This B.A. in business administration also has courses in e-technology or e-marketing thrown in. Currently it's only a concentration, but starting in the fall of 2001, it will be a free-standing major.

Aerospace Engineering Information Technology
Massachusetts Institute of Technology, Boston
Rocket science + computer science = a degree that will take you to the bank at Mach one. You have to be prepared to take classes in differential equations and probabilistic systems analysis straight out of high school – and have to want to design the software systems that control rockets and airplanes.

Economic Crime Investigation
Hilbert College, Hamburg, New York
Only when you're studying white-collar crime can a class in "forensic accounting" come in handy. This is for students who want to bust the future Michael Milkens of the world.

Figure-Skating Science
University of Delaware, Newark, Delaware
The home of the Fightin' Blue Hens offers a B.S. in exercise and sports science, with a concentration in figure-skating science for skaters who want to learn how to coach.

Biological Basis for Behavior
University of Pennsylvania, Philadelphia
Look for ways to crack the code of animal and human behavior from both neurological and psychological points of view. The classes sound fascinating: "Smell and Taste," "Biological Basis of Social Behavior," "Body-Fluid Regulations" (are these last two taught in conjunction?). And you just know all the stoners sign up for "Drugs, Brain and Mind."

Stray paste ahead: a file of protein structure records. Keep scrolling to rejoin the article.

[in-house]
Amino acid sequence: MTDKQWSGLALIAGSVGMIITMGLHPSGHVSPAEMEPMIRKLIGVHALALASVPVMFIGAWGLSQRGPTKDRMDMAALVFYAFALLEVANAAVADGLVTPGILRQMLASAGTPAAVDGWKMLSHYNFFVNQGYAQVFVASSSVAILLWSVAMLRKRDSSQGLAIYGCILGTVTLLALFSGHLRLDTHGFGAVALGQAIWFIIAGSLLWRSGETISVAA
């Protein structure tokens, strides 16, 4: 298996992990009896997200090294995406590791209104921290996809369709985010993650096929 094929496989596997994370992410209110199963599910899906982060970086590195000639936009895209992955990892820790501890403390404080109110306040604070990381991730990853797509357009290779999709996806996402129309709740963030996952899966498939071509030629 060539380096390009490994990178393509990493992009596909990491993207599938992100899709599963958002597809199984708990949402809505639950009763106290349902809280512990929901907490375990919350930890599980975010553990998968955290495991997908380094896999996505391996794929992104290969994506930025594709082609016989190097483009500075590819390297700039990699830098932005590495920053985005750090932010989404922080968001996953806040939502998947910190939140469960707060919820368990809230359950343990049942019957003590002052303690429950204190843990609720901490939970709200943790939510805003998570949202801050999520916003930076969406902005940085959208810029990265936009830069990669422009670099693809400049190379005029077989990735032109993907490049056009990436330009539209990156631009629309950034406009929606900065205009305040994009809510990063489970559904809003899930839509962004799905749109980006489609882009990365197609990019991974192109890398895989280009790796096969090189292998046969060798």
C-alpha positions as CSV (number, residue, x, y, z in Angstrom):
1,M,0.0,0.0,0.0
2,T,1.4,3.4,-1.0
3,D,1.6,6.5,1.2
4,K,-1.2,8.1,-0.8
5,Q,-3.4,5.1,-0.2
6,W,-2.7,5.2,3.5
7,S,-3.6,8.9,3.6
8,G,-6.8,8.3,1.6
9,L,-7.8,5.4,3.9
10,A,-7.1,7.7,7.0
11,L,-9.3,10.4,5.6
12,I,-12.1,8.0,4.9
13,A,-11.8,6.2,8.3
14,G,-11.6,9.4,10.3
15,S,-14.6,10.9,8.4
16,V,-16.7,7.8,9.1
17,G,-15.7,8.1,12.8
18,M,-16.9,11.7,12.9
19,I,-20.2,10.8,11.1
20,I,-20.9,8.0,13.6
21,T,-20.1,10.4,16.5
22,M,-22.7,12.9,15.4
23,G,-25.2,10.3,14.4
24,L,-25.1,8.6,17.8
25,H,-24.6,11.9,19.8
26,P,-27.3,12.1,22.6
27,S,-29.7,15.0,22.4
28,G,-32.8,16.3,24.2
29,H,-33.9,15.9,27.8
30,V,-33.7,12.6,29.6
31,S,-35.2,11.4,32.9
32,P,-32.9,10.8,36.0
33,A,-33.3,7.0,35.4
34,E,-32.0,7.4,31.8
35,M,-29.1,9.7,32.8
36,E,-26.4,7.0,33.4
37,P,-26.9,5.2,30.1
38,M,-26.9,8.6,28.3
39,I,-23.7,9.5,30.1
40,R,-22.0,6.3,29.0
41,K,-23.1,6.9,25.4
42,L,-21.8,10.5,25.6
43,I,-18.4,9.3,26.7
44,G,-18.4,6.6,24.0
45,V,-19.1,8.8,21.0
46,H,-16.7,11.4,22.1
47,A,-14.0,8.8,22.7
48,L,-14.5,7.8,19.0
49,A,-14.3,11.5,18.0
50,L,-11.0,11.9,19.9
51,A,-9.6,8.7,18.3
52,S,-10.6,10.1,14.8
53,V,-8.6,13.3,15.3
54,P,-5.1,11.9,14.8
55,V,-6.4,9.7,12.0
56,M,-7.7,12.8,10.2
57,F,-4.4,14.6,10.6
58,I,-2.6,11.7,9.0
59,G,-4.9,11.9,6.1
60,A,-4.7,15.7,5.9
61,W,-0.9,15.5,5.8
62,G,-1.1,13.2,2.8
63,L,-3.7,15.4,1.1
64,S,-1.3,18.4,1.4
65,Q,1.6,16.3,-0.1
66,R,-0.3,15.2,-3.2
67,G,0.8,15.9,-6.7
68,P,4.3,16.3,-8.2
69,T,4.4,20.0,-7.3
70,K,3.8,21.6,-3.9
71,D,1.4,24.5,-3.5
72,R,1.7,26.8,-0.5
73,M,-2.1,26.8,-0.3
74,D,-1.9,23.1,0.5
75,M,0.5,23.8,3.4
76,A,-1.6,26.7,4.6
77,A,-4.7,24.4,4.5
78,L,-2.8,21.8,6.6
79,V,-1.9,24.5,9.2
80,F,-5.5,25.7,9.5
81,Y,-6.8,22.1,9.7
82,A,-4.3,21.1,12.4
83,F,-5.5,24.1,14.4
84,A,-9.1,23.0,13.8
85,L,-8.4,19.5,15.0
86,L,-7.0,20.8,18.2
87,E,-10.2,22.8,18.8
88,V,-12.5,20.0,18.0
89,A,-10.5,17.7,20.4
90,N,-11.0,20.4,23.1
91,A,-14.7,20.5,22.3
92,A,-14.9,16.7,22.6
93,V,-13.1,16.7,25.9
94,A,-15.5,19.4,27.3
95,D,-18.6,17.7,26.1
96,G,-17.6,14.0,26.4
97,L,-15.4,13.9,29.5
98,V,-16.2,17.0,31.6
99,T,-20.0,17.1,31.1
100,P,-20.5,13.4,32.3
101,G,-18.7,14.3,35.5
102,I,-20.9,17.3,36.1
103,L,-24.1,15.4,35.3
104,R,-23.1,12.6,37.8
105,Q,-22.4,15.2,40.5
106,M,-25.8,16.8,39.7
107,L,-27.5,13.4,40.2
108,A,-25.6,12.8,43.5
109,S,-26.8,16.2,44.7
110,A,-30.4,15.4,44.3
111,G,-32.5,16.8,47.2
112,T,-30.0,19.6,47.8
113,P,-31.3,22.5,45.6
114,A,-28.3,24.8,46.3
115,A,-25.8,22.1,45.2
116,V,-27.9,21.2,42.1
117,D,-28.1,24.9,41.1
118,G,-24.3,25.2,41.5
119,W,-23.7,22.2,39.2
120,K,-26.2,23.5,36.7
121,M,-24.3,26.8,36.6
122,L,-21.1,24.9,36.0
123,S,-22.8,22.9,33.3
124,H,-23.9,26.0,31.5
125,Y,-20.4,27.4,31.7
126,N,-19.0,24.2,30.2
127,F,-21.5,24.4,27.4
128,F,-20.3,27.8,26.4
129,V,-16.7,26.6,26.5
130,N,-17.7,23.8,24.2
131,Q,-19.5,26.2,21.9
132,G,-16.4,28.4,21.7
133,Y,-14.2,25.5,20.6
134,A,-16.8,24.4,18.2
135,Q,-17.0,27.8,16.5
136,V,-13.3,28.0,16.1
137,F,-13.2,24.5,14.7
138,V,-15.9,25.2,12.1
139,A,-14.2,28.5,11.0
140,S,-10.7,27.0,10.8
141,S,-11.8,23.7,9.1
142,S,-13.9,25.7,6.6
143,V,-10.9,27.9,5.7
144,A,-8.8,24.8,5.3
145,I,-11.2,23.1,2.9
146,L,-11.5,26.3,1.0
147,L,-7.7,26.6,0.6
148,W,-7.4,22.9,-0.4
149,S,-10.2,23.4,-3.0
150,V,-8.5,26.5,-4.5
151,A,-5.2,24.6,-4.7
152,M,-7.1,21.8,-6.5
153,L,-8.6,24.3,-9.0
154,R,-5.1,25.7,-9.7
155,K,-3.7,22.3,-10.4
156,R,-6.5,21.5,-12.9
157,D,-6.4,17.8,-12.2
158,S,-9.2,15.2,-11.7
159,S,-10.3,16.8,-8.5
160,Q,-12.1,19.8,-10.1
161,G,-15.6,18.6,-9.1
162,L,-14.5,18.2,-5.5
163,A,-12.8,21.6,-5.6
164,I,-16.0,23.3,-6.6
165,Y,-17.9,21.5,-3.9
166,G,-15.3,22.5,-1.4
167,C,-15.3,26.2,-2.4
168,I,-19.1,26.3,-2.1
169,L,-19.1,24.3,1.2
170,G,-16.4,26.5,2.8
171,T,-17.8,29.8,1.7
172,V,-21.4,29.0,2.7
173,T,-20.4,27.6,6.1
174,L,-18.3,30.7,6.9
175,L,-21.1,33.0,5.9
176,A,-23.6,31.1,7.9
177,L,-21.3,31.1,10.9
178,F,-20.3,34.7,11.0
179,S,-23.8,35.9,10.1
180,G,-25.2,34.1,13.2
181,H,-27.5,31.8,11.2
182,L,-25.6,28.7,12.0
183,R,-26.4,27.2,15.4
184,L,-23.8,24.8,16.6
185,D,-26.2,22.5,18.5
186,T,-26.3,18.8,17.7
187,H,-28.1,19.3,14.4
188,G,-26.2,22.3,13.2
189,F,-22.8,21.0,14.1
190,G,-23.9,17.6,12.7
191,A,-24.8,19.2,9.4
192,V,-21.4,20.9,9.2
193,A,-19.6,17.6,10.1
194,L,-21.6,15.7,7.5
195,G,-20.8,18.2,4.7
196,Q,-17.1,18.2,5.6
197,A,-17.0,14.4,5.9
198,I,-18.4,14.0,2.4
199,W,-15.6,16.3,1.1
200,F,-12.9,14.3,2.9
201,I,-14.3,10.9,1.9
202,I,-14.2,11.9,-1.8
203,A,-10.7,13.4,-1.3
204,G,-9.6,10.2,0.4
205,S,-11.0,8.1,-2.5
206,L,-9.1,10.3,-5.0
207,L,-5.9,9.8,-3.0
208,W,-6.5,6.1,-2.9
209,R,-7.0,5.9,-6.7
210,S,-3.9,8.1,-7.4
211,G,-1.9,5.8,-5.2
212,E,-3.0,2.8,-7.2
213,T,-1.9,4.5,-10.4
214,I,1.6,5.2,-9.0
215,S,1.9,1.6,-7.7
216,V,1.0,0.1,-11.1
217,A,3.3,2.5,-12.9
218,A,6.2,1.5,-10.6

Popular Culture
Bowling Green State University, Bowling Green, Ohio
Spend your undergraduate years watching even more TV than you did in high school. For this major, you take classes in popular film, popular literature, popular music and television. The department has been around since 1973, and is (unsurprisingly) quite popular. But it's not as fluffy as you think – there's a lot of heavy theory to be extracted from all those episodes of The Brady Bunch.

Turf-Grass Science
Purdue University, Lafayette, Indiana
Want to manage golf courses and athletic fields? This degree gives you some agricultural know-how and some business savvy, as well as a required class titled "Woody Ornamental Plants," all of which should help you nail down that groundskeeper position.

Some of these highly specialized degrees – model-making, for example – seem to run counter to the original idea of what an undergraduate education was all about: giving students a broad knowledge base. Now undergraduates can spend all four years in a topic so narrow, it formerly would have been a subfield in a graduate program or a division of a vocational school. Is this a bad thing? Students don't seem to think so, because the focused skills they've picked up make finding jobs after graduation much easier.